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Where EAST meets the Northwest

FAMILY SCHISM. Our Homeland, the Japanese submission for the Best Foreign Language Film Oscar, tells the moving story of a family divided by the historic political conflicts between Korea and Japan. The film is screening February 21 and 23 as part of the 36th annual Portland International Film Festival. (Photo courtesy of the Northwest Film Center)

From The Asian Reporter, V23, #04 (February 18, 2013), page 11.

Haunting homecoming explored in Our Homeland

Our Homeland

Directed by Yong-hi Yang

Screening February 21 at Regal Lloyd Center

and February 23 at Cinema 21

By Josephine Bridges

The Asian Reporter

I have never put much energy into imagining North Korea. Part personality cult, part concentration camp, this bizarre country hardly inspires reverie. The film Our Homeland is not without glitches, yet it presents North Korea at a gut level, through contrast with Japan, thus making it possible for the willing viewer to at least begin to imagine.

The story is simple enough. Sungho, sent to North Korea at age 16 under a repatriation program, returns to Japan 25 years later for the treatment of a brain tumor.

The shocking contrast between Sungho and his family, friends, and an old sweetheart overshadows all their touching reunions from the moment of his arrival at Tokyo’s North Korean Association.

Following an absurd sort of ceremony in which thanks are given to Kim Il Sung, "our beloved commander general," while family members stand on opposite sides of a room, Sungho’s sister Rie wraps her arms around her brother. He bends just slightly to allow the embrace, even tentatively reaches out a hand in an attempt to return the gesture, but his posture shows the harrowed, flinching aftermath of trauma.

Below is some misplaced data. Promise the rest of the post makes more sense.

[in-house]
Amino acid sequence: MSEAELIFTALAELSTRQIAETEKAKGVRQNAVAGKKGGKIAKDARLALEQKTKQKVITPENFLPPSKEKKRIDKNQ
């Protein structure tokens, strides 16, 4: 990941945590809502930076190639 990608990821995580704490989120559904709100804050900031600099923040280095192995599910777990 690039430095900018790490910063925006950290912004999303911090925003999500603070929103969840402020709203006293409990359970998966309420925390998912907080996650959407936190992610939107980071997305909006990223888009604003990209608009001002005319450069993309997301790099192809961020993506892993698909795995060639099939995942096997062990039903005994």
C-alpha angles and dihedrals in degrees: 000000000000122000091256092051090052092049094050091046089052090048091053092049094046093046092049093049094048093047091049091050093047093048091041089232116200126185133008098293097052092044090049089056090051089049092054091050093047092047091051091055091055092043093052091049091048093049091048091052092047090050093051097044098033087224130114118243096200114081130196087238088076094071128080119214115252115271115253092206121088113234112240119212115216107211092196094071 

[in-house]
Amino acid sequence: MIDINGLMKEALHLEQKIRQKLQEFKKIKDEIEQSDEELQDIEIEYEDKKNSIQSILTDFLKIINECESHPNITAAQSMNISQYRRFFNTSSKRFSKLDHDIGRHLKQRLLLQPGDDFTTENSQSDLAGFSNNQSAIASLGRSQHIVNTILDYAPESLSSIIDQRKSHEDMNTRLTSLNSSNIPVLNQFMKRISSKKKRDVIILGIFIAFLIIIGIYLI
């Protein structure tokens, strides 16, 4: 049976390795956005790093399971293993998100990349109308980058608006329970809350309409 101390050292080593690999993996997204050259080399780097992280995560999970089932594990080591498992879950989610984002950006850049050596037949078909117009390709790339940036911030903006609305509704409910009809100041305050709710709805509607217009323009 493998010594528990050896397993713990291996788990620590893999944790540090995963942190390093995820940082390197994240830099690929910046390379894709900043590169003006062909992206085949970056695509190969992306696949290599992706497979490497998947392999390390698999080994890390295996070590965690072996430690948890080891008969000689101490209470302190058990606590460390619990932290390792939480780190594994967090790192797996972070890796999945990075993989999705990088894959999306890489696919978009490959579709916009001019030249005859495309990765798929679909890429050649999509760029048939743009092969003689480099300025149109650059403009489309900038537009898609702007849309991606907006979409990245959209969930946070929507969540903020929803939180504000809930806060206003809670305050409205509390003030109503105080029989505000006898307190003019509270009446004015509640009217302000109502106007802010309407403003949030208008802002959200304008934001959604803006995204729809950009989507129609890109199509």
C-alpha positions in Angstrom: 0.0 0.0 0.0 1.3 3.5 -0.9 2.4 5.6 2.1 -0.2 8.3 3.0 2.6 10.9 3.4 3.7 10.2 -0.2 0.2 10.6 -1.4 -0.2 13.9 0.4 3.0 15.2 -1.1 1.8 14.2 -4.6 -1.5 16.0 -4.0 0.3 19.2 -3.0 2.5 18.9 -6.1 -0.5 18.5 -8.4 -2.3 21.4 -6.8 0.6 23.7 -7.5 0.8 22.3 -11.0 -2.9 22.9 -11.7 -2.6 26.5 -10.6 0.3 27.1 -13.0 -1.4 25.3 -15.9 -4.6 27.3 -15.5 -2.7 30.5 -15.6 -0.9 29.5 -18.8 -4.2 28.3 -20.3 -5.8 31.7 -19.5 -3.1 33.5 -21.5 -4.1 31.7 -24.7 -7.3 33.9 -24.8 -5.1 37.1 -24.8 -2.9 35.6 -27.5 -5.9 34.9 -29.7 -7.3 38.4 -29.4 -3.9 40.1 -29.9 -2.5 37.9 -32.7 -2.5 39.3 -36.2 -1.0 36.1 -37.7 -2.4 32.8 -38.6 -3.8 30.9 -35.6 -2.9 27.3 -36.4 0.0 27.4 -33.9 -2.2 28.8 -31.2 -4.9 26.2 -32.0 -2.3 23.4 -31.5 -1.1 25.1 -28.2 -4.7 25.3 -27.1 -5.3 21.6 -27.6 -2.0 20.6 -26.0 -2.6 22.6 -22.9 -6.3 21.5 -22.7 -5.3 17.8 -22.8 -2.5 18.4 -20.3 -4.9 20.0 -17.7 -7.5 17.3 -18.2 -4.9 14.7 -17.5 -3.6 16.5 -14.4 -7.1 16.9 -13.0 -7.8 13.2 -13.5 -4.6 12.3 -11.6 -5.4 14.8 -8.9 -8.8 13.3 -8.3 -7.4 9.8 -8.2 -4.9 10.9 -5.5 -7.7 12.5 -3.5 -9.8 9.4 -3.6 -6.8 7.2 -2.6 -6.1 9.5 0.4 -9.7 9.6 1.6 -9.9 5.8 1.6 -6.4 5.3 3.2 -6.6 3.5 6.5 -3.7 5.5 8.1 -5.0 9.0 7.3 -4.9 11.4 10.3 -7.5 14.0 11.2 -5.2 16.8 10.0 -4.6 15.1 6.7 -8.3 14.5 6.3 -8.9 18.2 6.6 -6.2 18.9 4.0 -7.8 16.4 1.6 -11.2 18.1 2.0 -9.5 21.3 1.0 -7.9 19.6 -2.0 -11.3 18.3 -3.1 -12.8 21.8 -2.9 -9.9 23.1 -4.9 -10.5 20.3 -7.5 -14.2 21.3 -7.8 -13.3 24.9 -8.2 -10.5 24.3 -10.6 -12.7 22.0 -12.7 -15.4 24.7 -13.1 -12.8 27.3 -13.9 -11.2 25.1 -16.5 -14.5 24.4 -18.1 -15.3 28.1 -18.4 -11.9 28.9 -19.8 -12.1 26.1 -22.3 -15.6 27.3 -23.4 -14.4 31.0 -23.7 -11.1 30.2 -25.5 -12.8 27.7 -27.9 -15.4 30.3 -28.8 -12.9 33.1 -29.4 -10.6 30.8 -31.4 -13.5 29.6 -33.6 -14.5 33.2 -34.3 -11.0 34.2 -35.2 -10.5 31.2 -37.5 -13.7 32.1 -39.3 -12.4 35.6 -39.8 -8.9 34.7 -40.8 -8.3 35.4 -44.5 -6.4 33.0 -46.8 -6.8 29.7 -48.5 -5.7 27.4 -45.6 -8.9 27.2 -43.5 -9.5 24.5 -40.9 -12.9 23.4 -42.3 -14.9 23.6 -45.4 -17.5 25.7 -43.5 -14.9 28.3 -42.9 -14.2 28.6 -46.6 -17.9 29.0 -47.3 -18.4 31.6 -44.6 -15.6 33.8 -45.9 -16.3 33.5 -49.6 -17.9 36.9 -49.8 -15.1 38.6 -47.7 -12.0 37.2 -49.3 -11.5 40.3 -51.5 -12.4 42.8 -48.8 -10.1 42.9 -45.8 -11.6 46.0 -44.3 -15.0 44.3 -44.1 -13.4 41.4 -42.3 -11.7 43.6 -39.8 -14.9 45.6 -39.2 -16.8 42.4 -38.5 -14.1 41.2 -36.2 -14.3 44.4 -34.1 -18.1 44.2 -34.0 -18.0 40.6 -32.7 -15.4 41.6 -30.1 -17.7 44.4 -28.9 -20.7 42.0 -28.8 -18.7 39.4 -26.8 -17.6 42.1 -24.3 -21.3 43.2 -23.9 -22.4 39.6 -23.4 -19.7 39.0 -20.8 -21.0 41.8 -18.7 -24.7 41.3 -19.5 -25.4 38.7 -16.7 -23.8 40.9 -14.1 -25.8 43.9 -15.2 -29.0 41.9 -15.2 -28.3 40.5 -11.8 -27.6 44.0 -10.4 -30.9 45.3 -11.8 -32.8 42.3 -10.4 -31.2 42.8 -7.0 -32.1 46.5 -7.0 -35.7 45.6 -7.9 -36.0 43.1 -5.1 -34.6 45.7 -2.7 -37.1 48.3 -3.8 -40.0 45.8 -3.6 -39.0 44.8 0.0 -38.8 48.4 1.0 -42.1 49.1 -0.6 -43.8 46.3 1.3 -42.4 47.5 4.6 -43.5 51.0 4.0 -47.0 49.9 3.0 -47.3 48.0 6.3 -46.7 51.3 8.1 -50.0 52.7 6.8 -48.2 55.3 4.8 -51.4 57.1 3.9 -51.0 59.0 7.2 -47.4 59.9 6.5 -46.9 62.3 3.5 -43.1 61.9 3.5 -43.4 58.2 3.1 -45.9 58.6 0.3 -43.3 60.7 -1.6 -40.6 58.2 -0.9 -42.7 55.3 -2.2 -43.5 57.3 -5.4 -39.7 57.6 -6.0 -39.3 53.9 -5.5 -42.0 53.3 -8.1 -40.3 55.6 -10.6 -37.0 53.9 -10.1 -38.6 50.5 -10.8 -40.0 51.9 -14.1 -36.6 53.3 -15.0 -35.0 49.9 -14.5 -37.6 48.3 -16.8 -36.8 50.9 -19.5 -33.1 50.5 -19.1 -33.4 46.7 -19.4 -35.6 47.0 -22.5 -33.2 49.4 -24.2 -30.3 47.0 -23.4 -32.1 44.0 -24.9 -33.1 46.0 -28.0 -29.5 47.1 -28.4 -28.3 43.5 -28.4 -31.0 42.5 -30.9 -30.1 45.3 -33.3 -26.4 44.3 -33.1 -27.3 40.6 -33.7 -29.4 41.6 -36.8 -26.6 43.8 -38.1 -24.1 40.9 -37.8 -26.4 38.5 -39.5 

Released from his sister’s hug, he approaches his father and uncle. Keeping a safe distance, he says, "I’ve arrived," and bows.

Everything goes wrong. His minder, a North Korean agent, prompts him not to forget a "deal," but this bit of subterfuge is not going to come to fruition. The three months he has been allowed for the course of treatment are not nearly enough for his doctor to even begin any sort of medical intervention, and his prognosis, while uncertain, could be very bad indeed. An extension of his stay to six months is under discussion when word comes from North Korea that all of its citizens who are abroad must return immediately.

In a conversation with his sister the night before his departure, Sungho, who has up to this point deflected every question about his life in North Korea, is finally candid: "When you’re in that country, you don’t ask questions, you just follow. Once you start thinking, you start losing your mind. You just think how to survive. That’s all there is. You stop thinking. You just stop."

The glacial pace at which the film moves may try the patience of a number of viewers. In addition, Sungho and his uncle both have emotional outbursts that are painful to watch not because of the distress they convey, but because they are completely unbelievable both as acting and as plot elements.

On the other hand, the visceral glimpse of North Korea that Our Homeland gives viewers, as they watch Sungho’s unguarded moments of looking eagerly around and even reaching out to touch the rest of the world he can only briefly visit, may be worth a couple of drawbacks.

Director Yong-hi Yang was born in Japan of a North Korean family, and Our Homeland is said to be based on her own experience. The ability, and perhaps even more the willingness, to turn such experience into a work of art, however flawed, is deserving of admiration.

Our Homeland is screening Thursday, February 21 at 6:30pm at Regal Lloyd Center (1510 N.E. Multnomah Street, Portland) and Saturday, February 23 at 9:00pm at Cinema 21 (616 N.W. 21st Avenue, Portland) as part of the 36th annual Portland International Film Festival (PIFF). To order advance tickets, call (503) 276-4310. For more information, or to view a complete PIFF schedule, visit <>.

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